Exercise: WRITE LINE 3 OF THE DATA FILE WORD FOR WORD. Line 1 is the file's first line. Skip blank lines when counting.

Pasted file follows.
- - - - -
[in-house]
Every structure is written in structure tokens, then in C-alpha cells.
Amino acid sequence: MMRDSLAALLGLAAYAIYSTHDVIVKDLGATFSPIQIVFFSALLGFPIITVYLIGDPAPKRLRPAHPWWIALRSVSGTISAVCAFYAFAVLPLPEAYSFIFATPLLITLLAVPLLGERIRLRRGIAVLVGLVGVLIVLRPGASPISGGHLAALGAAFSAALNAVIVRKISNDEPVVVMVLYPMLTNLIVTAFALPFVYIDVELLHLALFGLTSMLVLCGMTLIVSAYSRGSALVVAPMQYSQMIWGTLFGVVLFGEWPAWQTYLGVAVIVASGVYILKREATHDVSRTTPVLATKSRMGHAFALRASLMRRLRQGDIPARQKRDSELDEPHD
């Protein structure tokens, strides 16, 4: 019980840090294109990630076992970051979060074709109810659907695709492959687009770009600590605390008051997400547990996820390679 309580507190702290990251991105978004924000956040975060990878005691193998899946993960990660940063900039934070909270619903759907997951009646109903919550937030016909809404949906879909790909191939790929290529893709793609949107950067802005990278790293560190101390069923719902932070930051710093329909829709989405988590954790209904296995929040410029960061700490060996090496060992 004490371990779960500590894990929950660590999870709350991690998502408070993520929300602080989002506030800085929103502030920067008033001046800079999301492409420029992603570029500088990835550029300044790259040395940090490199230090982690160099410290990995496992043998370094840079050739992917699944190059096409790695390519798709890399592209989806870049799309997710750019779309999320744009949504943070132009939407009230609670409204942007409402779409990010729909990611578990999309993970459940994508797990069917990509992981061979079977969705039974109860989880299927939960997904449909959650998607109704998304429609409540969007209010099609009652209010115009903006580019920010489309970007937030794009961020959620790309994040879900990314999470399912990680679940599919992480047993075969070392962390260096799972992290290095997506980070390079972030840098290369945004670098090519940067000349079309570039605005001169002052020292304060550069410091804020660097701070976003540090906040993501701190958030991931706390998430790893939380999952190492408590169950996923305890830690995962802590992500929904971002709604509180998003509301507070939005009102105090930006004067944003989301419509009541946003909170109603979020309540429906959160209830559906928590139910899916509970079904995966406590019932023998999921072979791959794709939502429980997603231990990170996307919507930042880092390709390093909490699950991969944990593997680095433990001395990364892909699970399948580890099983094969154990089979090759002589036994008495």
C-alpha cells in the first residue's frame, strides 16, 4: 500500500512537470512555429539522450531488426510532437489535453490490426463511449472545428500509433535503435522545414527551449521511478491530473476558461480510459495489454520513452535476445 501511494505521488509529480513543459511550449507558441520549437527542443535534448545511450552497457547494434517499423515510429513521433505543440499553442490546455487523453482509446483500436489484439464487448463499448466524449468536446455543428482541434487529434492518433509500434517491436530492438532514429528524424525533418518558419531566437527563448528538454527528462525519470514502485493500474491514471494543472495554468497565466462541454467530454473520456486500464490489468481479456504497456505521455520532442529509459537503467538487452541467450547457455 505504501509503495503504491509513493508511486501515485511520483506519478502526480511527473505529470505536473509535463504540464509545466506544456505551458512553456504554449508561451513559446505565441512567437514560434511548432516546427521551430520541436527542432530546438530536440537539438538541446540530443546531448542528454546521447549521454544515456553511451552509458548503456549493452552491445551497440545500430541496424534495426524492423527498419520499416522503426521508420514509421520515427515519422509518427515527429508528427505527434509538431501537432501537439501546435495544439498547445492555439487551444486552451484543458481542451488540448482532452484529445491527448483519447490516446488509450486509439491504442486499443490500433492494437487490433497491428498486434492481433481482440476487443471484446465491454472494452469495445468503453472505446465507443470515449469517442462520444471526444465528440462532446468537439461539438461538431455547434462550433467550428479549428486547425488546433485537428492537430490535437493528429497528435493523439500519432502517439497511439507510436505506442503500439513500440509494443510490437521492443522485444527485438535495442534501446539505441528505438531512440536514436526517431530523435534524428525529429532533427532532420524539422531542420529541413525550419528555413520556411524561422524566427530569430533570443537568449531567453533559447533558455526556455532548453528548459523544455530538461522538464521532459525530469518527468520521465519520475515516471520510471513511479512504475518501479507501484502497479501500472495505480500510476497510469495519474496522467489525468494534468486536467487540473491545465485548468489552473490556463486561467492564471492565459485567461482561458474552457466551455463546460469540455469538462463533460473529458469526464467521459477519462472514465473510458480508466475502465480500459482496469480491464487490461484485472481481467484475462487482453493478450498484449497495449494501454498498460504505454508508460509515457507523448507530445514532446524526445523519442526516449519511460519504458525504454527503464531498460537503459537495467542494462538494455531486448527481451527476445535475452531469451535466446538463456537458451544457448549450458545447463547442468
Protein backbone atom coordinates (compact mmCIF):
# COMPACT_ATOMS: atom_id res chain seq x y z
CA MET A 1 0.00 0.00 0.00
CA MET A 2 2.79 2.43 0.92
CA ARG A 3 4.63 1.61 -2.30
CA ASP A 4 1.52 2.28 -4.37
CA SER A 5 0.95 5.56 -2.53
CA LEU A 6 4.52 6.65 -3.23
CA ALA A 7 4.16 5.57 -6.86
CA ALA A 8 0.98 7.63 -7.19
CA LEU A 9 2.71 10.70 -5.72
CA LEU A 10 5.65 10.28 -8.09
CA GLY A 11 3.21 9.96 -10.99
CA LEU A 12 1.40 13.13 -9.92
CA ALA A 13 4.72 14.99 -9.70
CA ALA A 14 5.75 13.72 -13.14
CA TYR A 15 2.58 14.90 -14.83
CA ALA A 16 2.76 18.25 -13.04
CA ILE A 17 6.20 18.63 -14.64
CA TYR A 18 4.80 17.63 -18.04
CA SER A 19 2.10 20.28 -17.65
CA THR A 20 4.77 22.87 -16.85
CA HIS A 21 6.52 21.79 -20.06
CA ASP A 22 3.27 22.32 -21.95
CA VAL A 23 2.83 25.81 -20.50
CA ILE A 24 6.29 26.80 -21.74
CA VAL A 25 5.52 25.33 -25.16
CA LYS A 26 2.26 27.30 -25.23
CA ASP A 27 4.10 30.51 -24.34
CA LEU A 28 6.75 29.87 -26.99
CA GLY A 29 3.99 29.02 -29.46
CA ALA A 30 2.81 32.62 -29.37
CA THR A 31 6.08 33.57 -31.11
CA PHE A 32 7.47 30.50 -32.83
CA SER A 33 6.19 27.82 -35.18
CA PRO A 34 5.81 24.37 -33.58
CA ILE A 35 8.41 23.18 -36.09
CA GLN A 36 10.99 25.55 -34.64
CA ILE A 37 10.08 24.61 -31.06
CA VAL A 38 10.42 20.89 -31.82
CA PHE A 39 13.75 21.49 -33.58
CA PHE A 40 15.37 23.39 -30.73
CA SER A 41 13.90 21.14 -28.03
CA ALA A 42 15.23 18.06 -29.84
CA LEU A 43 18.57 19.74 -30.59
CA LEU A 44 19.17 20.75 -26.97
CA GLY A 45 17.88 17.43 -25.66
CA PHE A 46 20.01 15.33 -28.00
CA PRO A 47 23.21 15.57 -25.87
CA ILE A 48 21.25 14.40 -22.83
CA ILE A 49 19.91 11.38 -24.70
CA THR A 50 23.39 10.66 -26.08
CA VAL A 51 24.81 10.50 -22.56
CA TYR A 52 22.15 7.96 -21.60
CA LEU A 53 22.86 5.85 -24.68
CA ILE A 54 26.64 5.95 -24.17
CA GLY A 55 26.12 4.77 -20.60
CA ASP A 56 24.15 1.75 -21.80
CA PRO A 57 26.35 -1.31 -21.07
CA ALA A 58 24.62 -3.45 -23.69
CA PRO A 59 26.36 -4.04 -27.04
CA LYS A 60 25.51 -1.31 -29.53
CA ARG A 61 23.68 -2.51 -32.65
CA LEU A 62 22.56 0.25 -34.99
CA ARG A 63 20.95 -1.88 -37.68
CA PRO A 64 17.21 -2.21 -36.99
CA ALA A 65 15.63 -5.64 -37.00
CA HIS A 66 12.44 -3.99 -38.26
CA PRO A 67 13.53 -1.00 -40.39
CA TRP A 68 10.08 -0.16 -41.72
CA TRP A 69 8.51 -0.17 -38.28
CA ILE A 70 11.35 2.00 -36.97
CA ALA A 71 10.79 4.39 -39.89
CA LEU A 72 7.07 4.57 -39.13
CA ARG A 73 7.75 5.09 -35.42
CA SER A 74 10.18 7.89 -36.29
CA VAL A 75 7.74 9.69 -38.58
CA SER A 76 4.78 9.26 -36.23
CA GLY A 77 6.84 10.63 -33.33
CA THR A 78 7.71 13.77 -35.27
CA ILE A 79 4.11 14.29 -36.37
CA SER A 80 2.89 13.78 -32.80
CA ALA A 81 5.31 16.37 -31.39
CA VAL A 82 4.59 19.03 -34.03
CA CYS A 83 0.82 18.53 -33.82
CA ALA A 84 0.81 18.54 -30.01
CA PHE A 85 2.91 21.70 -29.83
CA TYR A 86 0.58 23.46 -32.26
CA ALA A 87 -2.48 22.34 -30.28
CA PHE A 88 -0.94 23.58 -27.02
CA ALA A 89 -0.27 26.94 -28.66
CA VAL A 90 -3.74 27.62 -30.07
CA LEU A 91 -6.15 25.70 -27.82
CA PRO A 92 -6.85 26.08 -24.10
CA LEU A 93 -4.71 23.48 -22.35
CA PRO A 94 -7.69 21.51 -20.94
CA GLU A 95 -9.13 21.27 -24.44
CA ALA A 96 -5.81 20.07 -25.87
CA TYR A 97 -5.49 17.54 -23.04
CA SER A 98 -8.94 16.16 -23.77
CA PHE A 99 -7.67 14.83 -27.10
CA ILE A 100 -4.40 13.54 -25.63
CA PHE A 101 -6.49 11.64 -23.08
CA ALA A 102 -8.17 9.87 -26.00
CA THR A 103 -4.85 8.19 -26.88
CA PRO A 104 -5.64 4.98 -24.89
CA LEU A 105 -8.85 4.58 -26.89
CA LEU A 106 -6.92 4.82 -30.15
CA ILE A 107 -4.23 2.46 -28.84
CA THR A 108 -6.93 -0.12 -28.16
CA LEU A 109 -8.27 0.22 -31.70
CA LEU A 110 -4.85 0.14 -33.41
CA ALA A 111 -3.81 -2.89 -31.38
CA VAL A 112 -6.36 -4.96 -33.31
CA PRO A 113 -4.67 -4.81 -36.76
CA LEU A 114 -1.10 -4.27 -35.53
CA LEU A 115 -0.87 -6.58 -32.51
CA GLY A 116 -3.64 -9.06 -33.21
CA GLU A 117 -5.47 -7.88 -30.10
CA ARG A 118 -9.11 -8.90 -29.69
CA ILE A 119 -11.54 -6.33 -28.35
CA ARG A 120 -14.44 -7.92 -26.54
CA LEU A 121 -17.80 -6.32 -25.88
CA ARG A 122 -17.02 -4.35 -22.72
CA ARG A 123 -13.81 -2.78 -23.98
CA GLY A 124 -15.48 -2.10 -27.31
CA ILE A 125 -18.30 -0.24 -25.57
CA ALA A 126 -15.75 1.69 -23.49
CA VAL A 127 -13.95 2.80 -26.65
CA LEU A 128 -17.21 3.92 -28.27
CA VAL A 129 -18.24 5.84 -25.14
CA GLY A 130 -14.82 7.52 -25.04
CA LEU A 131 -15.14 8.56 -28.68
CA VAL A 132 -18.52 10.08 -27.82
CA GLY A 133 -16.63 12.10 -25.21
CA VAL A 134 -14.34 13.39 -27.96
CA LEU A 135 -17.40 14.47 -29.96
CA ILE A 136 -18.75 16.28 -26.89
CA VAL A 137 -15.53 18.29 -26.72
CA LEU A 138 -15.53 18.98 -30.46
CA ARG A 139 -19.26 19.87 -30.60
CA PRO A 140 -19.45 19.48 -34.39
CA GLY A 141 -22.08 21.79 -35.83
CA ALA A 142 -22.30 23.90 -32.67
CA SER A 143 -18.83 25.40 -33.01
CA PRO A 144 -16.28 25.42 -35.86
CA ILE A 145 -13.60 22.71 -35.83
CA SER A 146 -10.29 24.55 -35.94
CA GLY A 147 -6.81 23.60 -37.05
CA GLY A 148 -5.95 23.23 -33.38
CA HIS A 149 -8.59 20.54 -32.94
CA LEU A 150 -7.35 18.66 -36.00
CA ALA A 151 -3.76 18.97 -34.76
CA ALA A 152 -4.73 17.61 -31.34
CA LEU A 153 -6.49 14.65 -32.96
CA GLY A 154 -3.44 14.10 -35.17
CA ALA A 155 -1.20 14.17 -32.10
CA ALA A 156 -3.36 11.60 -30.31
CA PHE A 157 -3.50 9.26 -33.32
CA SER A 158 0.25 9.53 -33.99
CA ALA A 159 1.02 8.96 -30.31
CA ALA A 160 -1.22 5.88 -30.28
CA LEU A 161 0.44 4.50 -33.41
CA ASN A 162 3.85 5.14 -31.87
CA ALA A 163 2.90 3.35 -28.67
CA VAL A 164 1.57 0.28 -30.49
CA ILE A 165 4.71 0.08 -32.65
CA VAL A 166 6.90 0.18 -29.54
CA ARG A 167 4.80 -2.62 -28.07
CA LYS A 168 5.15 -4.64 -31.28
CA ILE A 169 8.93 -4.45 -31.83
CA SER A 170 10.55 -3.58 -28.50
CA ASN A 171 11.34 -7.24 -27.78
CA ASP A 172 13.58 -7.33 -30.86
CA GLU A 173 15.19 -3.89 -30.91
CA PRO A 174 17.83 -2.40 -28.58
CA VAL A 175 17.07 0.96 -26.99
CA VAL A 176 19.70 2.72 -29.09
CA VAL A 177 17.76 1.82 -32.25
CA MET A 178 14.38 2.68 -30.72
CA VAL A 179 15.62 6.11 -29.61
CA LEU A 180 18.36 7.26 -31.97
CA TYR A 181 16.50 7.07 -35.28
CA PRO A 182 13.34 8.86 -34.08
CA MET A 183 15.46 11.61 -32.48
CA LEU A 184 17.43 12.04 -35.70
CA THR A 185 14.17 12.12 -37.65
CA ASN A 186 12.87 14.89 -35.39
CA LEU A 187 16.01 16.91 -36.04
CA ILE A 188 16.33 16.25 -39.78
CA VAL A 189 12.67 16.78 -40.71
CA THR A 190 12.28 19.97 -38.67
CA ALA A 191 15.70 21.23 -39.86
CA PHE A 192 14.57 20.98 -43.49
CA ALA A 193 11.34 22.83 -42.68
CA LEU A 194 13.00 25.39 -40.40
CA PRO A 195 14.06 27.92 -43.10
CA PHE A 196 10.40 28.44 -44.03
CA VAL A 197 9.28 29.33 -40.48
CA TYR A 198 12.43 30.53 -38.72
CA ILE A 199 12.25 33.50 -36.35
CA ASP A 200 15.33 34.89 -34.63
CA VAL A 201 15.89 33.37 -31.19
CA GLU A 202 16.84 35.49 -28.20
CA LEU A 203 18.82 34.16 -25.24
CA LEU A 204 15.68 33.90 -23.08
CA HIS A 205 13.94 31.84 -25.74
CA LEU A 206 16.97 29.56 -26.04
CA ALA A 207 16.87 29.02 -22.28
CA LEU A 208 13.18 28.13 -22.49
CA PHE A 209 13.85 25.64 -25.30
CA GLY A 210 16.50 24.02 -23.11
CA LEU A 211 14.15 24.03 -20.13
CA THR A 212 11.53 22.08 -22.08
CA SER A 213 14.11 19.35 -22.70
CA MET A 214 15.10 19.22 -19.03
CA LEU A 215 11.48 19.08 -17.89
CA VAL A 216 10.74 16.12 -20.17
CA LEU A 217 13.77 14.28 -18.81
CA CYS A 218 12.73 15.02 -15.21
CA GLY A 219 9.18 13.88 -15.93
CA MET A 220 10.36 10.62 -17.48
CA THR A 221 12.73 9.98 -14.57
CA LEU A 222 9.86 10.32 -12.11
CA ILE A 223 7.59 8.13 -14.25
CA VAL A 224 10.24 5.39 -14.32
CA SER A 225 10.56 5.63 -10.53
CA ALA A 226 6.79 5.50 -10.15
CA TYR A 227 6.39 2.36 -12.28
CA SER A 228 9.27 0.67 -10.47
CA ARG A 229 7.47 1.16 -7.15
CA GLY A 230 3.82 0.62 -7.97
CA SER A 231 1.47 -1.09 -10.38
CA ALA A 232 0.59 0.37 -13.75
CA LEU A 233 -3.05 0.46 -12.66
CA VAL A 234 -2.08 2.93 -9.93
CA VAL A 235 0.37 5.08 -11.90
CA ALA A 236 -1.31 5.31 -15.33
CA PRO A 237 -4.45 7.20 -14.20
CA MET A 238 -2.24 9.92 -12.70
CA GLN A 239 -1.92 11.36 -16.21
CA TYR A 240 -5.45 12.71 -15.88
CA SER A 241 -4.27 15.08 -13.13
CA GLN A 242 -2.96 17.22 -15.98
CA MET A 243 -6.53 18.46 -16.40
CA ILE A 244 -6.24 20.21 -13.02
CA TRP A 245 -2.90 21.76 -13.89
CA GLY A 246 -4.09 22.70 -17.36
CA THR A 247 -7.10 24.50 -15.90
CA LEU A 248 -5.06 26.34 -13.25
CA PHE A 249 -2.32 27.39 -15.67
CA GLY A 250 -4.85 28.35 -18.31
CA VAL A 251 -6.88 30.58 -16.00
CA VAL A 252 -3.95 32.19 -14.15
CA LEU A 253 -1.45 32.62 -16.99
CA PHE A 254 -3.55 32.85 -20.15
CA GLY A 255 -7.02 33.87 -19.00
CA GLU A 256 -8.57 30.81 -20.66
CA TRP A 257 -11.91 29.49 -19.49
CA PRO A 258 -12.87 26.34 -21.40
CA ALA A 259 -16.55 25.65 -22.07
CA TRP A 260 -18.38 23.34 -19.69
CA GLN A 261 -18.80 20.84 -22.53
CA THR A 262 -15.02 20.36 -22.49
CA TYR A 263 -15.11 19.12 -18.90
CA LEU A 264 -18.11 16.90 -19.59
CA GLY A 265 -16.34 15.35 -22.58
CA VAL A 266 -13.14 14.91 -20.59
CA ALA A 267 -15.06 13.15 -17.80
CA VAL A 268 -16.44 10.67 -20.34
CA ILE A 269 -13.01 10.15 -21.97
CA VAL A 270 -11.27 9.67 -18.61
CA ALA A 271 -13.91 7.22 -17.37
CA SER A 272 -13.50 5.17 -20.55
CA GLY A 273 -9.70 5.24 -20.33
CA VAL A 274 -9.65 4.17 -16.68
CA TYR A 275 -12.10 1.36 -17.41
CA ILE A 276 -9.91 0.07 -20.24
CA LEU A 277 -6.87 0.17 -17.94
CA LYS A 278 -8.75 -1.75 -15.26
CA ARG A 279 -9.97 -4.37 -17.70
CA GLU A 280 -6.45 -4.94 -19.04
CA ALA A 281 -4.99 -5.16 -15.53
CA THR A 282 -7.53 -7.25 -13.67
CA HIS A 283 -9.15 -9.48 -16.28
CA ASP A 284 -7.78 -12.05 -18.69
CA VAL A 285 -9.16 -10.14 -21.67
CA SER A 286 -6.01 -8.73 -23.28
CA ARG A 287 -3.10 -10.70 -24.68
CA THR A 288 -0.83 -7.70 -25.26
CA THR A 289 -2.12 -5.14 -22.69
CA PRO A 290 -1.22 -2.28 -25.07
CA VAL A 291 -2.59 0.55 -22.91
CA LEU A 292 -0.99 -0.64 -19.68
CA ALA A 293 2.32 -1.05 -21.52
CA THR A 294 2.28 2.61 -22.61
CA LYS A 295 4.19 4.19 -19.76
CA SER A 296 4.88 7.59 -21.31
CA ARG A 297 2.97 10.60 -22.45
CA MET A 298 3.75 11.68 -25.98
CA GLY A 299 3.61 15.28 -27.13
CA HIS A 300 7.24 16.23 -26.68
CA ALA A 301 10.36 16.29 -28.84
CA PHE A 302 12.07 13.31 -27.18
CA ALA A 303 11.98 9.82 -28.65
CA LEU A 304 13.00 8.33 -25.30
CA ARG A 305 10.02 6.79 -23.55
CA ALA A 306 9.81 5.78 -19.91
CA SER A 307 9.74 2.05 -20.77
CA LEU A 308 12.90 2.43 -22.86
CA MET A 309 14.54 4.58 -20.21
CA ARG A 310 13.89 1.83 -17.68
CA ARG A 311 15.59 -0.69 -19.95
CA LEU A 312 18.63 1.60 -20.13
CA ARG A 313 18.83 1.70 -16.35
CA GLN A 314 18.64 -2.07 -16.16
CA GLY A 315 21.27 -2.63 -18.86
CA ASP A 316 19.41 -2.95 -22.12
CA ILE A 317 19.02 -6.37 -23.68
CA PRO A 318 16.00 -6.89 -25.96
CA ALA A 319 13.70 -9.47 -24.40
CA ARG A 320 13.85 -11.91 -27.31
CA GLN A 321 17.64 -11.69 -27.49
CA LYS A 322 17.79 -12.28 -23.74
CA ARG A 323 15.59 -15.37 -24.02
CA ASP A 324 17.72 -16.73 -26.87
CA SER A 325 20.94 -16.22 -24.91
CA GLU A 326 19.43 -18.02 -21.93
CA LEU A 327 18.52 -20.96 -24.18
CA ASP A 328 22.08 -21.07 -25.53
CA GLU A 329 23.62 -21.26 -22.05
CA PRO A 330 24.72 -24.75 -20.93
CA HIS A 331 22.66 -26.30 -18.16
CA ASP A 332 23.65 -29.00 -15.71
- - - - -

Amino acid sequence: MMRDSLAALLGLAAYAIYSTHDVIVKDLGATFSPIQIVFFSALLGFPIITVYLIGDPAPKRLRPAHPWWIALRSVSGTISAVCAFYAFAVLPLPEAYSFIFATPLLITLLAVPLLGERIRLRRGIAVLVGLVGVLIVLRPGASPISGGHLAALGAAFSAALNAVIVRKISNDEPVVVMVLYPMLTNLIVTAFALPFVYIDVELLHLALFGLTSMLVLCGMTLIVSAYSRGSALVVAPMQYSQMIWGTLFGVVLFGEWPAWQTYLGVAVIVASGVYILKREATHDVSRTTPVLATKSRMGHAFALRASLMRRLRQGDIPARQKRDSELDEPHD